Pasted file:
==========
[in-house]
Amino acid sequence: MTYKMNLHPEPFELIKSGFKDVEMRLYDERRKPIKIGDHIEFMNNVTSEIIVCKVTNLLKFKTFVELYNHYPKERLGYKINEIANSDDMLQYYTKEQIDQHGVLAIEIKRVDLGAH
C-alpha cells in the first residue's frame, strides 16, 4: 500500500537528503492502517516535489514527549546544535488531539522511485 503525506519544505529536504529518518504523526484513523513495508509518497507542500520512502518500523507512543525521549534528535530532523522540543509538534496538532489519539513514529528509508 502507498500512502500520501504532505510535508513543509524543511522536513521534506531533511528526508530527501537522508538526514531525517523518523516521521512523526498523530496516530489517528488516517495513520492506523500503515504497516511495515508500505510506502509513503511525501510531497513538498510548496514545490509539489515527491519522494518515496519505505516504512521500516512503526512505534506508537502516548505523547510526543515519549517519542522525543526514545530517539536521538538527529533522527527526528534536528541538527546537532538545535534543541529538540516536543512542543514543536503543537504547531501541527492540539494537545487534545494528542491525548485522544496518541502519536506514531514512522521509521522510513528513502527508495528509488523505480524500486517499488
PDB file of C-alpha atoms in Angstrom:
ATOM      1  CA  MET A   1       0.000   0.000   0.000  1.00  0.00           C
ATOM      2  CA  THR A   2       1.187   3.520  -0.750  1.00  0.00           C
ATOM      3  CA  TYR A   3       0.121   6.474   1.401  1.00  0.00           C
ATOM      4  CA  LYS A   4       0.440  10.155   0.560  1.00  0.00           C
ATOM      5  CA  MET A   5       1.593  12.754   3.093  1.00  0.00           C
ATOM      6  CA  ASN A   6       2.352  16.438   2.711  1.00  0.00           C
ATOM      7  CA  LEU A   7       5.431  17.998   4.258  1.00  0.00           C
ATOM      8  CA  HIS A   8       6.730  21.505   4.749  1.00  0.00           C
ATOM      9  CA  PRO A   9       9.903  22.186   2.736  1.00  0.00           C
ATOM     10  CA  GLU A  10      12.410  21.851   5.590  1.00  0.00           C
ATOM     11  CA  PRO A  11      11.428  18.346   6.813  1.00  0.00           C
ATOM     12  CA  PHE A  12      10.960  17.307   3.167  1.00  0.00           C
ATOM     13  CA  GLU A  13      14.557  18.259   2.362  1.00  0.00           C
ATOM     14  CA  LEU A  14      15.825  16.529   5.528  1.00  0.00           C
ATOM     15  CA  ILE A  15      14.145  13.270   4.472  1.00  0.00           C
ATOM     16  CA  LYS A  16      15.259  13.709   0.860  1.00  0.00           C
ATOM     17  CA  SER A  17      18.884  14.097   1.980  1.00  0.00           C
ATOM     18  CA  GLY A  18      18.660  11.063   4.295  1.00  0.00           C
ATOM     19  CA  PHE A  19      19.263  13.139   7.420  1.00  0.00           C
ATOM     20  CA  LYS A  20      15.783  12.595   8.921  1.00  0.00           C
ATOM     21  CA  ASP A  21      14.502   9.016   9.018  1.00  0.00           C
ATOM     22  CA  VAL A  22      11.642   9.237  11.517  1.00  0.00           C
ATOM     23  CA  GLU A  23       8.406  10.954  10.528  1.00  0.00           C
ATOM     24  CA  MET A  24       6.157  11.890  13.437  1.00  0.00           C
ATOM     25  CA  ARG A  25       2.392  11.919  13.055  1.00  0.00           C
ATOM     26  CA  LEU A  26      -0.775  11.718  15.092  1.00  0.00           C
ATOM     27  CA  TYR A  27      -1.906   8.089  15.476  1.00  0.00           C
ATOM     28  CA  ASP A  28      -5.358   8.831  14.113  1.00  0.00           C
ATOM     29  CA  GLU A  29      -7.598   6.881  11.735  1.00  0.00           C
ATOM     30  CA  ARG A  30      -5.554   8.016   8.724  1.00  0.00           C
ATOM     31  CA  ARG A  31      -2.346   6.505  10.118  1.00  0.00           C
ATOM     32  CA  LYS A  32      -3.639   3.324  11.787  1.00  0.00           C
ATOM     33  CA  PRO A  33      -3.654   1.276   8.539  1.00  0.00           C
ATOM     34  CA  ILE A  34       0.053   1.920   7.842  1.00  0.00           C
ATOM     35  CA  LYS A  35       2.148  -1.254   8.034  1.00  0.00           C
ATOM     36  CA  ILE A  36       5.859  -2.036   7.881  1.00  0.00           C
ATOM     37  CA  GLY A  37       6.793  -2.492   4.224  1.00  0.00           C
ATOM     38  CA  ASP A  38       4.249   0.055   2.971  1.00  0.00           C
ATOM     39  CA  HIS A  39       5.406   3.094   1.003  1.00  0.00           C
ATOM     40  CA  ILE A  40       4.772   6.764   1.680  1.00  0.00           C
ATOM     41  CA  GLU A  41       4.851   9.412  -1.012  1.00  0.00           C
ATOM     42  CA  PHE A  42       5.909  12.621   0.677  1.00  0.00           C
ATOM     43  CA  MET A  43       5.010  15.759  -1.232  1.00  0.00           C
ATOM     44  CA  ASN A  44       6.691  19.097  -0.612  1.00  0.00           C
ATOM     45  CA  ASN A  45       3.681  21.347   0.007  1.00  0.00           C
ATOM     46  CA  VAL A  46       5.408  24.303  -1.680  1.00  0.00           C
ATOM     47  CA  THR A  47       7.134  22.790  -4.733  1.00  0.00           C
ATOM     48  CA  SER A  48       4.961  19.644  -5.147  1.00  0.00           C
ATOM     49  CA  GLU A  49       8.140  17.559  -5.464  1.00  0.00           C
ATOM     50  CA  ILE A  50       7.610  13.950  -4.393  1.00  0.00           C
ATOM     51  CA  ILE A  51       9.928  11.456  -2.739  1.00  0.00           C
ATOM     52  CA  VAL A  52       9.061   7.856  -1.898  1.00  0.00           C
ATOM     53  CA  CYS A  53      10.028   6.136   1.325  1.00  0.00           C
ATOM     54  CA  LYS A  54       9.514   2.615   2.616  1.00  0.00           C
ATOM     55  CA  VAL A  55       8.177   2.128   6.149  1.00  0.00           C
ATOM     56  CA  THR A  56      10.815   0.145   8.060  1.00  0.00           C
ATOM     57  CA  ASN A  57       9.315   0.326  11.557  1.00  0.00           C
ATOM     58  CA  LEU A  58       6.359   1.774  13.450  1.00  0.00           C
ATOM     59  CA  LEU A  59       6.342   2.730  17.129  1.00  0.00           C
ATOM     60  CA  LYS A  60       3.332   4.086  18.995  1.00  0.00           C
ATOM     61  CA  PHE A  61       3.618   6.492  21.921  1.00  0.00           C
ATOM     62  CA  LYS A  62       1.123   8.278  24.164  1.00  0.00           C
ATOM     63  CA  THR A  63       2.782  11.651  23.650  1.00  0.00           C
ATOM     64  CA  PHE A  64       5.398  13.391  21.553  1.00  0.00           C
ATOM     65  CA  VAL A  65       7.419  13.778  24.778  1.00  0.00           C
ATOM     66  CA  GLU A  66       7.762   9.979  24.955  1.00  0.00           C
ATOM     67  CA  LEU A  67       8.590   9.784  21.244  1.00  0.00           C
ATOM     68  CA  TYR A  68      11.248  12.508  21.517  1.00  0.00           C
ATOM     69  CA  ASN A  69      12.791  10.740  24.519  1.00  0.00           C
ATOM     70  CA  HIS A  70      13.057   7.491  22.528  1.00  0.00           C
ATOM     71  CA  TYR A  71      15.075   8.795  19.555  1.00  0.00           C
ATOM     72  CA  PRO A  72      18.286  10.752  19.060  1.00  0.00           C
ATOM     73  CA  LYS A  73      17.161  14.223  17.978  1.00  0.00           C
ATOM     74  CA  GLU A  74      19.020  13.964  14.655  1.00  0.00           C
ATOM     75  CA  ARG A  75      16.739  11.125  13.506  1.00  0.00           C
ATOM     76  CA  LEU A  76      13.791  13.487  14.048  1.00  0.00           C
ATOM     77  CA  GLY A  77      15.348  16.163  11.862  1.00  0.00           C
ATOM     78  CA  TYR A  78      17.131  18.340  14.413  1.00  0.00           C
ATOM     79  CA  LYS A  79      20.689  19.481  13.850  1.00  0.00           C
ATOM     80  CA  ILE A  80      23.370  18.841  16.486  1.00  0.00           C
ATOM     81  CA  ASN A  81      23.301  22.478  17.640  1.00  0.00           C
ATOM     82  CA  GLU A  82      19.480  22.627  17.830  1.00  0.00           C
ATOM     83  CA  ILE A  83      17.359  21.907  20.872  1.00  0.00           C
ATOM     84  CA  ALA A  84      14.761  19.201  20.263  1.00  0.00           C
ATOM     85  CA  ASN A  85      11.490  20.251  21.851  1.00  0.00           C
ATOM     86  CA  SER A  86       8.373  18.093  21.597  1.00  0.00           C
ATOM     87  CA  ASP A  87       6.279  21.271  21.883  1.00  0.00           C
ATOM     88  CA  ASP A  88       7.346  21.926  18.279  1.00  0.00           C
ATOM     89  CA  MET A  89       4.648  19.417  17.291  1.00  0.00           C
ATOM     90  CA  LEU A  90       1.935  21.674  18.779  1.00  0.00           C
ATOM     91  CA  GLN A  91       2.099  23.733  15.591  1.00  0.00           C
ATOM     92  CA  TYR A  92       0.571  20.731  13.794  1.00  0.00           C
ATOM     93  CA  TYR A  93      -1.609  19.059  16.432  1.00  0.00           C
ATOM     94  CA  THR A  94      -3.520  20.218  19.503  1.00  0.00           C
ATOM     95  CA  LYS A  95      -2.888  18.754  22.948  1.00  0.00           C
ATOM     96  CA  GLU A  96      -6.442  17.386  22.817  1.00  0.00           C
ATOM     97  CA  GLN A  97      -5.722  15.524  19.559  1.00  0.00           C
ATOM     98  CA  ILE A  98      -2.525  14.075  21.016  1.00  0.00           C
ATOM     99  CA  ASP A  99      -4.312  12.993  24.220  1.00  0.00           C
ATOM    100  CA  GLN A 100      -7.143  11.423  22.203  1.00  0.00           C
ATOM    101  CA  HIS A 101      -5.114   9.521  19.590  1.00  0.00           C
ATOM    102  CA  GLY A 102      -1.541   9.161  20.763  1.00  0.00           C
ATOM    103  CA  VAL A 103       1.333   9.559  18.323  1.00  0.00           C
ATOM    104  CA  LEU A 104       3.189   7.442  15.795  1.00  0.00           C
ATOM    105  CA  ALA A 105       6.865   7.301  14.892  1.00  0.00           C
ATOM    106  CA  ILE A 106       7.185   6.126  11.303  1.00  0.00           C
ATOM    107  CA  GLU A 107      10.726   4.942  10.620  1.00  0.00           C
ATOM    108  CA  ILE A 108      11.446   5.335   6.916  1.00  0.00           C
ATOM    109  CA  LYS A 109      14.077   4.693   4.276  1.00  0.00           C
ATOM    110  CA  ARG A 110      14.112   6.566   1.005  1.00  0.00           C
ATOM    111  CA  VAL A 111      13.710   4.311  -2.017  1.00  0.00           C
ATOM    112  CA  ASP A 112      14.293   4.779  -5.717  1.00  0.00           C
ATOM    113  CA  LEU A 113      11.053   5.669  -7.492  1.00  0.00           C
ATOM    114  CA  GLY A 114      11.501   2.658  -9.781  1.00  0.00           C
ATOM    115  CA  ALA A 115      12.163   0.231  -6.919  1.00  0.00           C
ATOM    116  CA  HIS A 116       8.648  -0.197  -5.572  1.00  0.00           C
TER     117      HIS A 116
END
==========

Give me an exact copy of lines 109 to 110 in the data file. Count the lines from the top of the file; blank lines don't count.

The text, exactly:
ATOM    105  CA  ALA A 105       6.865   7.301  14.892  1.00  0.00           C
ATOM    106  CA  ILE A 106       7.185   6.126  11.303  1.00  0.00           C